The Billing Outside the RKO Palace Theater. Billy Bishop is Second on the Bill and Note the Movie, Mark of the Gorilla, a Jungle Jim- Johnny Weissmuller Movie!

Then, after finding his life long partner, Ann Dawson (who became Ann Bishop), he decided to get into show business big time. He landed with the best agent in New York, Mark Leddy. From there it was the Ed Sullivan Show, Billy Roses Diamond Horseshoe, and tours up and down the east cost (from the Catskills to the tip of Florida).




Billy Bishop An' Ann on the Stage of Billy Roses Diamond Horseshoe... A New York booking that lasted over 6 months.


 

Billy Bishop entertained in show business with some of the top names. He knew Sammy Davis Jr., Frank Sinatra, The Will Maston Trio, Sammy Davis Sr., Jack Benny, Billy Gillbert, Jay Marshall, Carl Ballentine, and more.

"If you were working in those days, Billy said, you're bound to run into people sooner or later". After several years of success in New York, Billy came back to Oregon to work and perform in night clubs on the west cost.

He reunited with old friends like Lee Grable, Virgil and Julie, Desmond, Stan Kramien, Stan Greer, Jimmy Stoppard and Rolland Hamblen. Billy made the cover of Genii Magazine in September of 1950.


I used to ask him about magicians he met while we played chess. I remember asking him the first time he met Charlie Miller or Frank Garcia. He would say, "Charlie Miller I met in a night club when he was younger." At that time he was going out, visiting magicians and watching all the magic acts he could. He was looking for ideas to put in his show.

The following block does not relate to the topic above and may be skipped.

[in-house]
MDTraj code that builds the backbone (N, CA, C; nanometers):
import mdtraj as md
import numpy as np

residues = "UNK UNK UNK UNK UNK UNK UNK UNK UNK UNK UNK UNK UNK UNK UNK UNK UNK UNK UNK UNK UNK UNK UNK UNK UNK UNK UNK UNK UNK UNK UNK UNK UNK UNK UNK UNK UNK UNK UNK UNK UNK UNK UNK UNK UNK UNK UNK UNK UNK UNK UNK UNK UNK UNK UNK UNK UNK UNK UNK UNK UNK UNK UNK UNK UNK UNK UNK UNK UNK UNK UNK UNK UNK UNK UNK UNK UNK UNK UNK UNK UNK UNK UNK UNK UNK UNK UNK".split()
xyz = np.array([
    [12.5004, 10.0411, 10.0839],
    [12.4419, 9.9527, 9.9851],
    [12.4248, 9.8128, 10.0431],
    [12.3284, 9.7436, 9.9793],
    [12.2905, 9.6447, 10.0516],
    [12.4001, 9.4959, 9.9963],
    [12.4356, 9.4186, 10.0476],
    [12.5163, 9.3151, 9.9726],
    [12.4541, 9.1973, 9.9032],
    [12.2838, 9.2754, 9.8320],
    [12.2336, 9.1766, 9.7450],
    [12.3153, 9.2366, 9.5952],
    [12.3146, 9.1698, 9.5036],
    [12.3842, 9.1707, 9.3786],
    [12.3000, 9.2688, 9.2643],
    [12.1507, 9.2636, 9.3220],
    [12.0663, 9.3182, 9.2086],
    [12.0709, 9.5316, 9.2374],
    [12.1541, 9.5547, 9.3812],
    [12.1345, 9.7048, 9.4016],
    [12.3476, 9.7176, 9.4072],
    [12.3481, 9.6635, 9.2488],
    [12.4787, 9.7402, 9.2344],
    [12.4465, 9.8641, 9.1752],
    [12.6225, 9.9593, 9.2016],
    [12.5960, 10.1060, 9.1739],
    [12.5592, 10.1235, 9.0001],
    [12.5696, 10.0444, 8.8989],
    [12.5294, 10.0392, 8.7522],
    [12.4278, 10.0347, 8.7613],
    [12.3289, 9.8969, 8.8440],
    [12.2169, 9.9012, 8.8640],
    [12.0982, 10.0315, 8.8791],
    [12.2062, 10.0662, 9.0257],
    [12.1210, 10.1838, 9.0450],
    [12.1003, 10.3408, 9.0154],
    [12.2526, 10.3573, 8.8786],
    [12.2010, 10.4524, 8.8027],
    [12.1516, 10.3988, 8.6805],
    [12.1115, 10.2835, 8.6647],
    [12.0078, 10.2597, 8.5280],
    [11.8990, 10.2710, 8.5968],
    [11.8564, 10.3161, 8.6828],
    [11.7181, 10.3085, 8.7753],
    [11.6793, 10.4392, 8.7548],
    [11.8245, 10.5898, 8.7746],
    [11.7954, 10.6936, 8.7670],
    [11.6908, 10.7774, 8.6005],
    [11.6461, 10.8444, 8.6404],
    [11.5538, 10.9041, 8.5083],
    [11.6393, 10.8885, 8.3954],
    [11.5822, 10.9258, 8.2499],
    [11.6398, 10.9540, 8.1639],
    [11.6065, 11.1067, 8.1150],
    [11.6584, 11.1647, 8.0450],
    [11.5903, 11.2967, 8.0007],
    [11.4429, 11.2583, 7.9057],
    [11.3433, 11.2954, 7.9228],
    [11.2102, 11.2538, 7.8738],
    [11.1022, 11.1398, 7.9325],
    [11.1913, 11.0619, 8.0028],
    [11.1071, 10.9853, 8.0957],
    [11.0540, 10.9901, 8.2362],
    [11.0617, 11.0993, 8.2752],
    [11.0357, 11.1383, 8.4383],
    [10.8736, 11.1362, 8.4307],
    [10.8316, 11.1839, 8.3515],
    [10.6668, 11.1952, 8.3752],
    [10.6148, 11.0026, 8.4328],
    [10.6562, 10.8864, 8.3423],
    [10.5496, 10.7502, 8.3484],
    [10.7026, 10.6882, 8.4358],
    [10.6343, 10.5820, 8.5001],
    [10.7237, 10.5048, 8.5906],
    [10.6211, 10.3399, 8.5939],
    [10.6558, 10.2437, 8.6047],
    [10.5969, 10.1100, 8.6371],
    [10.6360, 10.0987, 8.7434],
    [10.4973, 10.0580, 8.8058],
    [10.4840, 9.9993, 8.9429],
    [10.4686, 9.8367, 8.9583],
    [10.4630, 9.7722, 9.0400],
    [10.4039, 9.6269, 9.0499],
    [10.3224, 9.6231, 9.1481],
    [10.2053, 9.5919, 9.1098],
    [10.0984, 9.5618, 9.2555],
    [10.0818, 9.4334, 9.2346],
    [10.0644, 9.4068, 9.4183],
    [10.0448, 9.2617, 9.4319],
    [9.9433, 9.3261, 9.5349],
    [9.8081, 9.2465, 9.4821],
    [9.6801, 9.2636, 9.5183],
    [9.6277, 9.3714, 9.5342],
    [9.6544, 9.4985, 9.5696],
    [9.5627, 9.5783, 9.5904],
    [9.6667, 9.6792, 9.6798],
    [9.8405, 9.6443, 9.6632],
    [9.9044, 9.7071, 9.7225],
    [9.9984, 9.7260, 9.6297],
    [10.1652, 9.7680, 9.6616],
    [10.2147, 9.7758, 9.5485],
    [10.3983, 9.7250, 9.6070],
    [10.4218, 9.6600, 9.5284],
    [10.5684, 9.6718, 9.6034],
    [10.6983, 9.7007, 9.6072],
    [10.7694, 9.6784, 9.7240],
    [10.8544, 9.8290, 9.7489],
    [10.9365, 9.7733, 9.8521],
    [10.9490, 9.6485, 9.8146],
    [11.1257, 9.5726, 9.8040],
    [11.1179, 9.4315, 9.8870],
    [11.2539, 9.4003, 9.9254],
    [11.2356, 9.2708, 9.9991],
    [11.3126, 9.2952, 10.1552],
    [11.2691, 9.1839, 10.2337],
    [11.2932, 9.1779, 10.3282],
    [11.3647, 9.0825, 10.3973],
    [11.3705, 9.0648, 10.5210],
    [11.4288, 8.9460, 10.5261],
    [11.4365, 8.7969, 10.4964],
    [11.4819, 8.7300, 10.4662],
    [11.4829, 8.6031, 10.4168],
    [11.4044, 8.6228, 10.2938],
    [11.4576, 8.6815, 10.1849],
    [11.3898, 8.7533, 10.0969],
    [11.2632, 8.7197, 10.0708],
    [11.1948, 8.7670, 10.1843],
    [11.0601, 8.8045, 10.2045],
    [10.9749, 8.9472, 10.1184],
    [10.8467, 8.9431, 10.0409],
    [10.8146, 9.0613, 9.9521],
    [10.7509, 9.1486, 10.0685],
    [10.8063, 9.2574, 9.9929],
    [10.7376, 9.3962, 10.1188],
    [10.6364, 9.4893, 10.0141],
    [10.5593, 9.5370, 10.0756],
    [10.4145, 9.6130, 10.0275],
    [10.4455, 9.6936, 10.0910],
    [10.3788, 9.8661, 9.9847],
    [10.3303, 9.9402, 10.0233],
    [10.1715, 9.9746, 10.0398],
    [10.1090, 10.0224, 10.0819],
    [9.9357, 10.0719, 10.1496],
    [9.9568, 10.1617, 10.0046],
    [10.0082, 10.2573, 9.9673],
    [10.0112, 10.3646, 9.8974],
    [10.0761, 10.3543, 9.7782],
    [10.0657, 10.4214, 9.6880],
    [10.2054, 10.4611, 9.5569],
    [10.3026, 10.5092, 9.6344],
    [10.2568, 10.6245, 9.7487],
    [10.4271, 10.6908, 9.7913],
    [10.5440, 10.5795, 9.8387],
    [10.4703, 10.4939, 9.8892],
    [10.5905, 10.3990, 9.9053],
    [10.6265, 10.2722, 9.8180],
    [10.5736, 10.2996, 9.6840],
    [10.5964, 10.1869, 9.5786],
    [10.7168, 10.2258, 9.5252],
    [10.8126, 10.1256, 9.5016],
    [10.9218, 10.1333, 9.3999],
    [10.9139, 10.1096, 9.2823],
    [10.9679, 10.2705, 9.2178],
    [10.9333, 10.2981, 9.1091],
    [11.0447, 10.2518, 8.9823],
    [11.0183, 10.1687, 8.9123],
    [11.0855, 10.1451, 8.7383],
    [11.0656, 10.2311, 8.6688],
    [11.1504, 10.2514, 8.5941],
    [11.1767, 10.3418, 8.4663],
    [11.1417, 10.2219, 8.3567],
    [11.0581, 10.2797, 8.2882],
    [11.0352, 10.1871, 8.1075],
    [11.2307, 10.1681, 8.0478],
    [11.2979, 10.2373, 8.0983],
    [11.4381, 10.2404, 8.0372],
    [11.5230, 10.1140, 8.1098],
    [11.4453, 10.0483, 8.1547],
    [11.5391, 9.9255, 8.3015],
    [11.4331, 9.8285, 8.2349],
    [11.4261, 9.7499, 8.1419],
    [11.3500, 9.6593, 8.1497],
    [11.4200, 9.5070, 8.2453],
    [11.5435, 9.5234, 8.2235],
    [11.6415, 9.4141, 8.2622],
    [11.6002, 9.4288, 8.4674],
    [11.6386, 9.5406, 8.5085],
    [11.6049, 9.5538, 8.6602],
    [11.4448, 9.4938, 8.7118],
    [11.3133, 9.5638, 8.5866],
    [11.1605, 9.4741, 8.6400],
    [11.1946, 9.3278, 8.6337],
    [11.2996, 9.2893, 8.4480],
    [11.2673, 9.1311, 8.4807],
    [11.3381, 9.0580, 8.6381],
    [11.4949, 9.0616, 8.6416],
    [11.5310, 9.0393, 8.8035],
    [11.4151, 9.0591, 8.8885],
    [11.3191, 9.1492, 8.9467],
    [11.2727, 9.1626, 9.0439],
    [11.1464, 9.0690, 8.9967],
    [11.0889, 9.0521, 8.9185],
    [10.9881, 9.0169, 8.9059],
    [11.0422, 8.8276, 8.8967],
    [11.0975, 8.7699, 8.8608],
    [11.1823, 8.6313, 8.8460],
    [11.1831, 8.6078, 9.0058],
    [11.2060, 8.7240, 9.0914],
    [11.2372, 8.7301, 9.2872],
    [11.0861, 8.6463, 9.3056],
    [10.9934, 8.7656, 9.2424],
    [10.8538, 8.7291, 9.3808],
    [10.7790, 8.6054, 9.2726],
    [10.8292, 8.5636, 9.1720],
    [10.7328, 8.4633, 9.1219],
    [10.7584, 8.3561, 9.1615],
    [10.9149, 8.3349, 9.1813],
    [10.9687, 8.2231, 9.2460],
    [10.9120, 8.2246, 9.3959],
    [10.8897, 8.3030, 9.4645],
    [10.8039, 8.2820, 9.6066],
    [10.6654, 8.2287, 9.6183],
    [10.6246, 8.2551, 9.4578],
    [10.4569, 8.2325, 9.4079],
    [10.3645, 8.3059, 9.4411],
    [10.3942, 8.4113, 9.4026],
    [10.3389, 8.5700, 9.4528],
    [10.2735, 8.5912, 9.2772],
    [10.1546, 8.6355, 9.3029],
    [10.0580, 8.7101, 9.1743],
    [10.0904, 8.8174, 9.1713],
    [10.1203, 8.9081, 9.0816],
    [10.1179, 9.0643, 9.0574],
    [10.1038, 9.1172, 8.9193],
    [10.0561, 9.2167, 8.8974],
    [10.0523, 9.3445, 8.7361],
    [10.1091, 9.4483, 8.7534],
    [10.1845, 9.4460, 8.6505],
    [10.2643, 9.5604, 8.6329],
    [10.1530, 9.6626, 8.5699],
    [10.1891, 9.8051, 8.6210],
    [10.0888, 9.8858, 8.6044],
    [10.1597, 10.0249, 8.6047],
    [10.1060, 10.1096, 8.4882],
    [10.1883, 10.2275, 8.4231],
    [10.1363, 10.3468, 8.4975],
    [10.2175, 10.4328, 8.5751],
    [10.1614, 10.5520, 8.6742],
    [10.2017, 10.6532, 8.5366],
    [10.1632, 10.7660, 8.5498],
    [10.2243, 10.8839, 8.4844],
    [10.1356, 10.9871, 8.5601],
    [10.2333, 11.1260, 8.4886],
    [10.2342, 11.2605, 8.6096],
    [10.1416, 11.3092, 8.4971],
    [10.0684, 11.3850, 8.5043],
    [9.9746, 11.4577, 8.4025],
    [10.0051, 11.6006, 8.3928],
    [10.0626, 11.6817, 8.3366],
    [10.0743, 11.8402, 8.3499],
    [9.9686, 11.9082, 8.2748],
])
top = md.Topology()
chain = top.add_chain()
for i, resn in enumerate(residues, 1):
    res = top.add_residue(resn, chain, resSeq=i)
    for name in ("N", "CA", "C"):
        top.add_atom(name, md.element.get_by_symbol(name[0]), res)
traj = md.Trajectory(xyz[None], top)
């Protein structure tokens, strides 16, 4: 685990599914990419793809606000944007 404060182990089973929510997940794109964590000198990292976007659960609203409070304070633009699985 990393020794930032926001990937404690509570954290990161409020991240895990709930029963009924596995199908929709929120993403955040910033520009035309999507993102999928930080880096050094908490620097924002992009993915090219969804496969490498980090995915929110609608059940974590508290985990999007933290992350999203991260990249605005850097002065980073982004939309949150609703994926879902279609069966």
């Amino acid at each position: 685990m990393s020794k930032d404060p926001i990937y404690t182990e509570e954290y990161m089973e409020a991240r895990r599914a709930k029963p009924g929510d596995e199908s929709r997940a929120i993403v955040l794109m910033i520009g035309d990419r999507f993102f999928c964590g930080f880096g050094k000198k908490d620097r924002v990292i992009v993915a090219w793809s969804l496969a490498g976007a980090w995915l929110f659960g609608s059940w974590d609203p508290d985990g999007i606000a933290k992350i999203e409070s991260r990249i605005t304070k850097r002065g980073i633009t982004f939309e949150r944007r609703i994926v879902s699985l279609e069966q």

Frank Garcia was a young magician behind the magic counter at Tannan's magic shop. This was where a young Billy Bishop purchased a dove pan for a stunt that they did on the Ed Sullivan Show.

He moved to Wisconsin, pioneered a children's television show, and got so much work from Chicago, he decided to move there.

Chicago was very good from performing on television, and doing club dates and night clubs - according to Jay Marshall, "Billy Bishop was one of the most working acts in the city. I think he worked so much, he wore out 3 lids to the canvas covered box. He had to; He had 6 kids to feed."

After raising 6 kids, Billy Bishop later owned two magic shops that were a hobby retirement activity. He pioneered the video, Magic Age, with two video magic sets. One was produced by SS Adams, and was marketed all over the world.

He had a major stroke in 1993 that pushed him into semi-retirement. About 6 years later, he passed on while in his sleep. was on the morning of his birthday, December 26, 1999.

He was a great family man; I know this because I am his son. He was a great showman of the old school, and I have seen him do shows under the worst show business conditions. This includes outside in the wind, rain, sun, and snow. He treated everyone with respect and kindness, no matter where they were. From his list of friends that reads like a who's who in magic and all of show business, all of them talk about what a fine fellow he was.

As Don Alan once said to me: "Your Mom and Dad were one heck of a great act!!"

Billy Bishop An' Ann - Standing Ovation!